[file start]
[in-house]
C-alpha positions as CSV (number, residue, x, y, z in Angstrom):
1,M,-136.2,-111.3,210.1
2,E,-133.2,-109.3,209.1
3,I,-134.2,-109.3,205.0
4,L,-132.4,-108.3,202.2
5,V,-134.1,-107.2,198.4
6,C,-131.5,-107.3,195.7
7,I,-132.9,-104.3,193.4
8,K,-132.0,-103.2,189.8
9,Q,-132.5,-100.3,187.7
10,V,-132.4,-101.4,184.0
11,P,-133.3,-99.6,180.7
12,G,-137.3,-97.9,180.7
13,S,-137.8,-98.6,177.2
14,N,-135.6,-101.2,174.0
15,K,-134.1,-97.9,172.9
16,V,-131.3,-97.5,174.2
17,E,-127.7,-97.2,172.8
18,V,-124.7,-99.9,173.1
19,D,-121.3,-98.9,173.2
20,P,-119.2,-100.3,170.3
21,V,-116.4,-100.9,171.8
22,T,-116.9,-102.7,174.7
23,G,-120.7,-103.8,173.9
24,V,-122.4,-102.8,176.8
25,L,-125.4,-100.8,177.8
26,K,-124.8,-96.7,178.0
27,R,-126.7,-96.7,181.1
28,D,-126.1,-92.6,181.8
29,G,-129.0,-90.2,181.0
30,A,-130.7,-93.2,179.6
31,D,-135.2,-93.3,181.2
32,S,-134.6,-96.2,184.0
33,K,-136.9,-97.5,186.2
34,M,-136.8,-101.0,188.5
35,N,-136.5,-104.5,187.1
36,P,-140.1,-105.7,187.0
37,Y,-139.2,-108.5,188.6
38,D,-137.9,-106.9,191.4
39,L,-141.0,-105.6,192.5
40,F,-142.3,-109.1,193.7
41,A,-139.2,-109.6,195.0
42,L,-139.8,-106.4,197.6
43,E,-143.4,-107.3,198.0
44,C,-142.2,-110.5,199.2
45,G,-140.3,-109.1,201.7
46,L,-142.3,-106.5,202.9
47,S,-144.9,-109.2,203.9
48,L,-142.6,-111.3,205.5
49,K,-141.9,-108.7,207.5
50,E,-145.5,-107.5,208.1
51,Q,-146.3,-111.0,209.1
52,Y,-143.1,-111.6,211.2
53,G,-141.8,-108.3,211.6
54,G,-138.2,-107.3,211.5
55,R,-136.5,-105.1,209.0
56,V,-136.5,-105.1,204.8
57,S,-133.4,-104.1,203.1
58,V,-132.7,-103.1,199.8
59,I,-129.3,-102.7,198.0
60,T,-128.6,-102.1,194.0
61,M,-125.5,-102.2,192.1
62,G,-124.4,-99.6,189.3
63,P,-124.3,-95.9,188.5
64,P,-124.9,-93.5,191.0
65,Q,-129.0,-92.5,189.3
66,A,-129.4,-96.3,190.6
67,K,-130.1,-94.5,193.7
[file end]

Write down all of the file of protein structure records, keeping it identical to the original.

[in-house]
C-alpha positions as CSV (number, residue, x, y, z in Angstrom):
1,M,-136.2,-111.3,210.1
2,E,-133.2,-109.3,209.1
3,I,-134.2,-109.3,205.0
4,L,-132.4,-108.3,202.2
5,V,-134.1,-107.2,198.4
6,C,-131.5,-107.3,195.7
7,I,-132.9,-104.3,193.4
8,K,-132.0,-103.2,189.8
9,Q,-132.5,-100.3,187.7
10,V,-132.4,-101.4,184.0
11,P,-133.3,-99.6,180.7
12,G,-137.3,-97.9,180.7
13,S,-137.8,-98.6,177.2
14,N,-135.6,-101.2,174.0
15,K,-134.1,-97.9,172.9
16,V,-131.3,-97.5,174.2
17,E,-127.7,-97.2,172.8
18,V,-124.7,-99.9,173.1
19,D,-121.3,-98.9,173.2
20,P,-119.2,-100.3,170.3
21,V,-116.4,-100.9,171.8
22,T,-116.9,-102.7,174.7
23,G,-120.7,-103.8,173.9
24,V,-122.4,-102.8,176.8
25,L,-125.4,-100.8,177.8
26,K,-124.8,-96.7,178.0
27,R,-126.7,-96.7,181.1
28,D,-126.1,-92.6,181.8
29,G,-129.0,-90.2,181.0
30,A,-130.7,-93.2,179.6
31,D,-135.2,-93.3,181.2
32,S,-134.6,-96.2,184.0
33,K,-136.9,-97.5,186.2
34,M,-136.8,-101.0,188.5
35,N,-136.5,-104.5,187.1
36,P,-140.1,-105.7,187.0
37,Y,-139.2,-108.5,188.6
38,D,-137.9,-106.9,191.4
39,L,-141.0,-105.6,192.5
40,F,-142.3,-109.1,193.7
41,A,-139.2,-109.6,195.0
42,L,-139.8,-106.4,197.6
43,E,-143.4,-107.3,198.0
44,C,-142.2,-110.5,199.2
45,G,-140.3,-109.1,201.7
46,L,-142.3,-106.5,202.9
47,S,-144.9,-109.2,203.9
48,L,-142.6,-111.3,205.5
49,K,-141.9,-108.7,207.5
50,E,-145.5,-107.5,208.1
51,Q,-146.3,-111.0,209.1
52,Y,-143.1,-111.6,211.2
53,G,-141.8,-108.3,211.6
54,G,-138.2,-107.3,211.5
55,R,-136.5,-105.1,209.0
56,V,-136.5,-105.1,204.8
57,S,-133.4,-104.1,203.1
58,V,-132.7,-103.1,199.8
59,I,-129.3,-102.7,198.0
60,T,-128.6,-102.1,194.0
61,M,-125.5,-102.2,192.1
62,G,-124.4,-99.6,189.3
63,P,-124.3,-95.9,188.5
64,P,-124.9,-93.5,191.0
65,Q,-129.0,-92.5,189.3
66,A,-129.4,-96.3,190.6
67,K,-130.1,-94.5,193.7